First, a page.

Wednesday, 14 February 2018

The strange case of the Oxfam scandal

The charity Oxfam has been rocked by the revelation that some of its workers used prostitutes in Haiti. The corporate media and the political elite have reacted to the disclosures with shock and moral indignation. Yet all the expressions of horror ring hollow.

It has long been known that aid workers have sexually exploited and assaulted the very people they are supposed to be helping. The problem has simply and consistently been ignored and covered up by so called NGOs, governments, the United Nations and the corporate media, rationalising disingenuously that bringing attention to such behaviour would discourage public support and thus undermine the humanitarian work.

Given that this exploitation has been in the public domain for at least a decade, one cannot but wonder about the timing, and the specificity, of this scandal: why now? why Oxfam? Obviously, I do not know the answers to these questions. However, the timing is very possibly due to the moral panic around sexual harassment that is currently sweeping the so called West. As to the focus on Oxfam, as distinct from all the other agencies that could just as easily be targeted, my guess is that it may well have something to do with the charity's well publicised criticism of economic inequality.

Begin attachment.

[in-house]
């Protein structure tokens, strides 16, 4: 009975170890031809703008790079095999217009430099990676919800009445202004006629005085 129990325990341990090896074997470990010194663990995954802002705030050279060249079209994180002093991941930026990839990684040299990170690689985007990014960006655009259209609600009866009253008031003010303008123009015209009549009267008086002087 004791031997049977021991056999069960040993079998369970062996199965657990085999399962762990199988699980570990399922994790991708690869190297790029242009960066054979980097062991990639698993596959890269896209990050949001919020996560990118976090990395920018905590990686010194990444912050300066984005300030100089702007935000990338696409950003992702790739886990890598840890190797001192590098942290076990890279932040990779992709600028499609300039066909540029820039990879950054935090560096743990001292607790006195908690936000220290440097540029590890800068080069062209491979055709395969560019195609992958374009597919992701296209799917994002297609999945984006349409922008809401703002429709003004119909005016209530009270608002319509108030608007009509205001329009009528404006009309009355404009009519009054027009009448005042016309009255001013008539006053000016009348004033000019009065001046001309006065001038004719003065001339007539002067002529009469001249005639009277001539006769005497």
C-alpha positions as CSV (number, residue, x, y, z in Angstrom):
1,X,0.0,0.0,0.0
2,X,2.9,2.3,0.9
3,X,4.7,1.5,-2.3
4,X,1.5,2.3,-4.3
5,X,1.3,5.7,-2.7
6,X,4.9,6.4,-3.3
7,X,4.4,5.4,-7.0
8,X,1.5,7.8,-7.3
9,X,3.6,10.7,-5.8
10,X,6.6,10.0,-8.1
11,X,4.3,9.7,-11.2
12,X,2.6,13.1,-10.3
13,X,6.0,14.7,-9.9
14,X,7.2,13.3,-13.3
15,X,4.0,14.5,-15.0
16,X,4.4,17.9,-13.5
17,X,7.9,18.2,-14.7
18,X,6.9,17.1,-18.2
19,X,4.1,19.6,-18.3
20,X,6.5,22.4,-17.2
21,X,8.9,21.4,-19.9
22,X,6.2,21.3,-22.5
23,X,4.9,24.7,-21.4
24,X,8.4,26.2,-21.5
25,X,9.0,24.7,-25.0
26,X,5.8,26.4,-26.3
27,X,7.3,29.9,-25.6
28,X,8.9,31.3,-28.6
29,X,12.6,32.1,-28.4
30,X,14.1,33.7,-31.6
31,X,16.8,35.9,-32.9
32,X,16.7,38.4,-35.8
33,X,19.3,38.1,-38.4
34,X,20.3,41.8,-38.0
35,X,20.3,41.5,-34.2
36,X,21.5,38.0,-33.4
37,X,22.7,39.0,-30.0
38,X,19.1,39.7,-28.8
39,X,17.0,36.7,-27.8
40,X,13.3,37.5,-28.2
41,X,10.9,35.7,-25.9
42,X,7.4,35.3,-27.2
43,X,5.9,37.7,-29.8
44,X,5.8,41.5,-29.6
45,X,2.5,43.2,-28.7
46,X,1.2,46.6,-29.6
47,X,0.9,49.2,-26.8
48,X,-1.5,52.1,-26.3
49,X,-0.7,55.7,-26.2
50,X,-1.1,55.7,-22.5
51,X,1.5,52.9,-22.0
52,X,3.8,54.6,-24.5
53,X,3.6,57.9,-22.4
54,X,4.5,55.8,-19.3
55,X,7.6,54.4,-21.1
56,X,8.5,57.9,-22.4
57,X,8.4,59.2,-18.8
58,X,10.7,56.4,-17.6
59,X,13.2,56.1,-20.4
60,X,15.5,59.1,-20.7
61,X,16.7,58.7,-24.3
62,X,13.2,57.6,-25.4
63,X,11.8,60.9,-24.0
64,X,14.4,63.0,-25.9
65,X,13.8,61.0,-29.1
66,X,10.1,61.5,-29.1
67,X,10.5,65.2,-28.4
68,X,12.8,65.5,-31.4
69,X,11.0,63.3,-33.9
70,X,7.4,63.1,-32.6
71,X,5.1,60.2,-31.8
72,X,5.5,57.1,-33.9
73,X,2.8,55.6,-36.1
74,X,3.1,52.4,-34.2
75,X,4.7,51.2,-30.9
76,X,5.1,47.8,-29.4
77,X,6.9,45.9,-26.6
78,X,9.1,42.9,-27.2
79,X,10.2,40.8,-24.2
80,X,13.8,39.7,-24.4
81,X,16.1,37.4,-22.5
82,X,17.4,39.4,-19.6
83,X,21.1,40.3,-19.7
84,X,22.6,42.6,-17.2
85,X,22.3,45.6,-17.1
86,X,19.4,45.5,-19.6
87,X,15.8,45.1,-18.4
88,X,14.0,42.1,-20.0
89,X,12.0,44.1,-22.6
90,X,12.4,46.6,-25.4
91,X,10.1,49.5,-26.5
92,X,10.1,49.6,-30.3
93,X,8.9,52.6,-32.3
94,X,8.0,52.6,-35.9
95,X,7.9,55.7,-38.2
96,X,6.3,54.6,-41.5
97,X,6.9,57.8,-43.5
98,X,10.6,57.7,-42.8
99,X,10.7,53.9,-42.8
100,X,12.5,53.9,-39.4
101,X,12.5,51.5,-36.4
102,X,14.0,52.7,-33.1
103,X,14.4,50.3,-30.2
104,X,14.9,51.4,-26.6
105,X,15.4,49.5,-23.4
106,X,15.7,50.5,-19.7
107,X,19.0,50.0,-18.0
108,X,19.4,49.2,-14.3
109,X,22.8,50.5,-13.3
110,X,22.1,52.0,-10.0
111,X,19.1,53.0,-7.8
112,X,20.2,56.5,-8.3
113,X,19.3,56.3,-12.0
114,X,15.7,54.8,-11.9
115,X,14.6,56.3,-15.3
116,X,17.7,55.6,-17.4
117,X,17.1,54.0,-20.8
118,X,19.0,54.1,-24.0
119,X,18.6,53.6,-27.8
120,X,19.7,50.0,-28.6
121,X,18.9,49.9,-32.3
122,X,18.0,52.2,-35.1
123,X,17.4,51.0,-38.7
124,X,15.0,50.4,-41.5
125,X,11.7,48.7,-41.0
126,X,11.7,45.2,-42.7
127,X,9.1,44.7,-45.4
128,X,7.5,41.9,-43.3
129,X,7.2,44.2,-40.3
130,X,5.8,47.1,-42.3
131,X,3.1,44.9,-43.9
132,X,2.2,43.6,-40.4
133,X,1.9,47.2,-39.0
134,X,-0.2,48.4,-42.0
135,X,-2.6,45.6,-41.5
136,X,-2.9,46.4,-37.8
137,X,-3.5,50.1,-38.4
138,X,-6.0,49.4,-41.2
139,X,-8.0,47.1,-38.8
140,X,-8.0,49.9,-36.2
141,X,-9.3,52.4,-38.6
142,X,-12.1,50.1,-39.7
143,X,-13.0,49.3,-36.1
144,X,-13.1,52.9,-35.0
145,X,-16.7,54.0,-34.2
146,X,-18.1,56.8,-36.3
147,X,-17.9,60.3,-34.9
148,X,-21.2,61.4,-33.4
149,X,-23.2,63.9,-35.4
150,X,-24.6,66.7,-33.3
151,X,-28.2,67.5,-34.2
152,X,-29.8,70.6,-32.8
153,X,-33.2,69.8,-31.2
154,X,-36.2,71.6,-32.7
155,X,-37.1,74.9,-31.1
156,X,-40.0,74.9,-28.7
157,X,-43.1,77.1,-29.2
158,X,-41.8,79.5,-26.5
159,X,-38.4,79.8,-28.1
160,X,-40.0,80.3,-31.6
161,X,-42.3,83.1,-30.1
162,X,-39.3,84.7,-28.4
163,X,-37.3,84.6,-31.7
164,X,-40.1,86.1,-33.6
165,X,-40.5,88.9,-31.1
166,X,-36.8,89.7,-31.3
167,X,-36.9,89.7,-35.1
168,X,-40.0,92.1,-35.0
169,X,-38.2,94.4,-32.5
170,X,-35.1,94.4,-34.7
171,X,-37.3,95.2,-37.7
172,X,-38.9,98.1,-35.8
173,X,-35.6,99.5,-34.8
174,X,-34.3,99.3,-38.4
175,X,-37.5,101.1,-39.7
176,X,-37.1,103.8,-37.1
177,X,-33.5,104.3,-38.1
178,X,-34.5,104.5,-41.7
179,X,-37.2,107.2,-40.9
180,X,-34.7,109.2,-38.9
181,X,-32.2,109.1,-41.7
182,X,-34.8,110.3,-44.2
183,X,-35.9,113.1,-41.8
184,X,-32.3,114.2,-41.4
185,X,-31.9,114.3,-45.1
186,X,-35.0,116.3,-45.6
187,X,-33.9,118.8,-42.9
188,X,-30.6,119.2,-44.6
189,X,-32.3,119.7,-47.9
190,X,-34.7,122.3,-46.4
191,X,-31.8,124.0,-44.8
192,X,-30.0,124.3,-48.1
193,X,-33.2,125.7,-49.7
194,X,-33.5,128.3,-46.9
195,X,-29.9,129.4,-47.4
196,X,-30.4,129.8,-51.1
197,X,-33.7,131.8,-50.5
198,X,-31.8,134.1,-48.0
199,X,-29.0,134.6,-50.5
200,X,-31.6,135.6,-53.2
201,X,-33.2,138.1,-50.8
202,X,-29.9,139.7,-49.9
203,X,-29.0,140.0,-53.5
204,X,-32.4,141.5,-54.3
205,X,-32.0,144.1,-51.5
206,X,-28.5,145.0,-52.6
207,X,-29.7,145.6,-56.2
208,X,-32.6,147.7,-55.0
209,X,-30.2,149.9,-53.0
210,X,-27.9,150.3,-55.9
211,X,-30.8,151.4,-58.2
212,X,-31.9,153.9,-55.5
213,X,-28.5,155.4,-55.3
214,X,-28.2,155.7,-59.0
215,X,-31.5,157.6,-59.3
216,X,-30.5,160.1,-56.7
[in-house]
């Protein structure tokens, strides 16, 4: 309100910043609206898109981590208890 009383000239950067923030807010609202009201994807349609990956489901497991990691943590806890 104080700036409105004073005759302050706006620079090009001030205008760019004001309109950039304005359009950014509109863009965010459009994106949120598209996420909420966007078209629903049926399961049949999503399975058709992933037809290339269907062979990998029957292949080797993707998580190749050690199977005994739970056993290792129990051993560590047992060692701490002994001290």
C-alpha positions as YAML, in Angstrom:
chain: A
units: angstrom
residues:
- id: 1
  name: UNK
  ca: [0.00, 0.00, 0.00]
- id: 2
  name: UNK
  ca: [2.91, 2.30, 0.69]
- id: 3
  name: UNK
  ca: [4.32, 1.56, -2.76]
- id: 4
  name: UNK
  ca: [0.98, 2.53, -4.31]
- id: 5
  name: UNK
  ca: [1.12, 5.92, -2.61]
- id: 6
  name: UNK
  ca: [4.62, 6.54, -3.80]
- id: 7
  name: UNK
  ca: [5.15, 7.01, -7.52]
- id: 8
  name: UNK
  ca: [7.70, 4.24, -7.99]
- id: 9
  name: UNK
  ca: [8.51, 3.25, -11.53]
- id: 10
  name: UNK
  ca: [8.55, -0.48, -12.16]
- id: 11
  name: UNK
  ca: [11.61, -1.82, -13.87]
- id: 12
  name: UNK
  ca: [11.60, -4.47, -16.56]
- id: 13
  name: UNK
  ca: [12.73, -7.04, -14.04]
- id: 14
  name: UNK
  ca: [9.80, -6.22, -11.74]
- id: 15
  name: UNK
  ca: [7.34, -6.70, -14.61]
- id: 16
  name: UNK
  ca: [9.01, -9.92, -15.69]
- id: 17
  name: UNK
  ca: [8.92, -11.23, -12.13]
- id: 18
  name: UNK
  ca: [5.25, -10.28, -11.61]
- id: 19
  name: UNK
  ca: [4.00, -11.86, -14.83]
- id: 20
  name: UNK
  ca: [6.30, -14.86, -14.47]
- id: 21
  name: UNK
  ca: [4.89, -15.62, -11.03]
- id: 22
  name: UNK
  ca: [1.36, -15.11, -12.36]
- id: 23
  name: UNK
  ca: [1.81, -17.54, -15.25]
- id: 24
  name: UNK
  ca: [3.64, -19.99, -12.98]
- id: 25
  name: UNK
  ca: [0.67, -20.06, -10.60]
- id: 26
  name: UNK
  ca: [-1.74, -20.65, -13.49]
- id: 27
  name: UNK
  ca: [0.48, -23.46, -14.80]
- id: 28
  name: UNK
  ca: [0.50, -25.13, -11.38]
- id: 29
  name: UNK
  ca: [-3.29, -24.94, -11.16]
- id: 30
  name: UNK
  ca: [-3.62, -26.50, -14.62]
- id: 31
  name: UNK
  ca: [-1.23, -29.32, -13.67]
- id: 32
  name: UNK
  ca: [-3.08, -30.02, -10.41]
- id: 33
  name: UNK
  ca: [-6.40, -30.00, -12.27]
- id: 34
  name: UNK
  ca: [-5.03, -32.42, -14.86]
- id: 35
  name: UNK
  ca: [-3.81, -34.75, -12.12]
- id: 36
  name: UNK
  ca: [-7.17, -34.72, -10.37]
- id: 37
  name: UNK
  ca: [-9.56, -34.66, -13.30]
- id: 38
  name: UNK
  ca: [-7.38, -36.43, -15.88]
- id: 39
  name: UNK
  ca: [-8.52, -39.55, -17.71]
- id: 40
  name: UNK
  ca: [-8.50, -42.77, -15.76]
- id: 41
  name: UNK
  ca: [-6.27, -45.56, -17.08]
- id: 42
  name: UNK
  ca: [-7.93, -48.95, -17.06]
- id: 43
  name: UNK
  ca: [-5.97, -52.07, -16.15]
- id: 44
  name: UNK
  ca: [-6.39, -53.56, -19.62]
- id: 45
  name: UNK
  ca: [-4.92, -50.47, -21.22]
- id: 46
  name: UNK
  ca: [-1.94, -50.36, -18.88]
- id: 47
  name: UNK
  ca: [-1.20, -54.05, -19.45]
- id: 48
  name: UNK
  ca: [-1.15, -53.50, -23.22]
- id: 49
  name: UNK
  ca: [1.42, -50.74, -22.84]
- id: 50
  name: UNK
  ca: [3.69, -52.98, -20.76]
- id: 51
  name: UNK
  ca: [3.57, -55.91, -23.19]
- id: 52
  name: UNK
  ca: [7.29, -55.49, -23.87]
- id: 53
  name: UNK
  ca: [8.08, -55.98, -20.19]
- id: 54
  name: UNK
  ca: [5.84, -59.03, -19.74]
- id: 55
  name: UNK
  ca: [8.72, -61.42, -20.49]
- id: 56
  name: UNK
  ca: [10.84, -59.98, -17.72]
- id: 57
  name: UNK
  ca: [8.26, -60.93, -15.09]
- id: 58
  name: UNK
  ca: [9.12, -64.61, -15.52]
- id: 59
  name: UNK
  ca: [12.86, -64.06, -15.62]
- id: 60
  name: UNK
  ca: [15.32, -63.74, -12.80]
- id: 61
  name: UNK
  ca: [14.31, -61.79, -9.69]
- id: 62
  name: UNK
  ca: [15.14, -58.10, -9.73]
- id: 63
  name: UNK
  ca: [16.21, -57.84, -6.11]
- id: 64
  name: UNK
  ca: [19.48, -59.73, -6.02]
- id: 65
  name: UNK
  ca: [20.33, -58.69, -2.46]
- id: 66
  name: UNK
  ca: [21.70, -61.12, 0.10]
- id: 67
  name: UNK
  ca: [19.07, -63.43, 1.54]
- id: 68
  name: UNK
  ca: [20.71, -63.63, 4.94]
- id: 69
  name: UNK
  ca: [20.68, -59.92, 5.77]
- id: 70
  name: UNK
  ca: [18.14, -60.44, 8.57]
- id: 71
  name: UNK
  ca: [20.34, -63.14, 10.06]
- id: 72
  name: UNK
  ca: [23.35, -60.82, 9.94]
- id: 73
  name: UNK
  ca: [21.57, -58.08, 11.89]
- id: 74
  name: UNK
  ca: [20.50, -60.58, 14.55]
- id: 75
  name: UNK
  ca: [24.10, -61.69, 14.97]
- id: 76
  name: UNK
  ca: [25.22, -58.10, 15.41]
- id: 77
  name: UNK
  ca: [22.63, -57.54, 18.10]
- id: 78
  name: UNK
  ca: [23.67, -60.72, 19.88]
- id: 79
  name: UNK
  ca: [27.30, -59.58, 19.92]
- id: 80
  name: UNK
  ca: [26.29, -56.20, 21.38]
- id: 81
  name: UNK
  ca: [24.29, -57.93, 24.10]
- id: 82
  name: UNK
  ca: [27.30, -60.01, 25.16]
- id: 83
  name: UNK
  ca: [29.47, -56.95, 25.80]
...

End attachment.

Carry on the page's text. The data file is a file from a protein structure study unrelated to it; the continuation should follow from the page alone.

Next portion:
Oxfam has repeatedly exposed the extent to which the global economy is structured to promote the interests of a handful of men at the expense of the bulk of the world's population. The billionaire class do, of course, control the corporations, the so called mainstream media, and are able to buy political influence.

Perhaps, the current moral panic around sexual exploitation is simply a convenient way of silencing a vocal critic of economic inequality.

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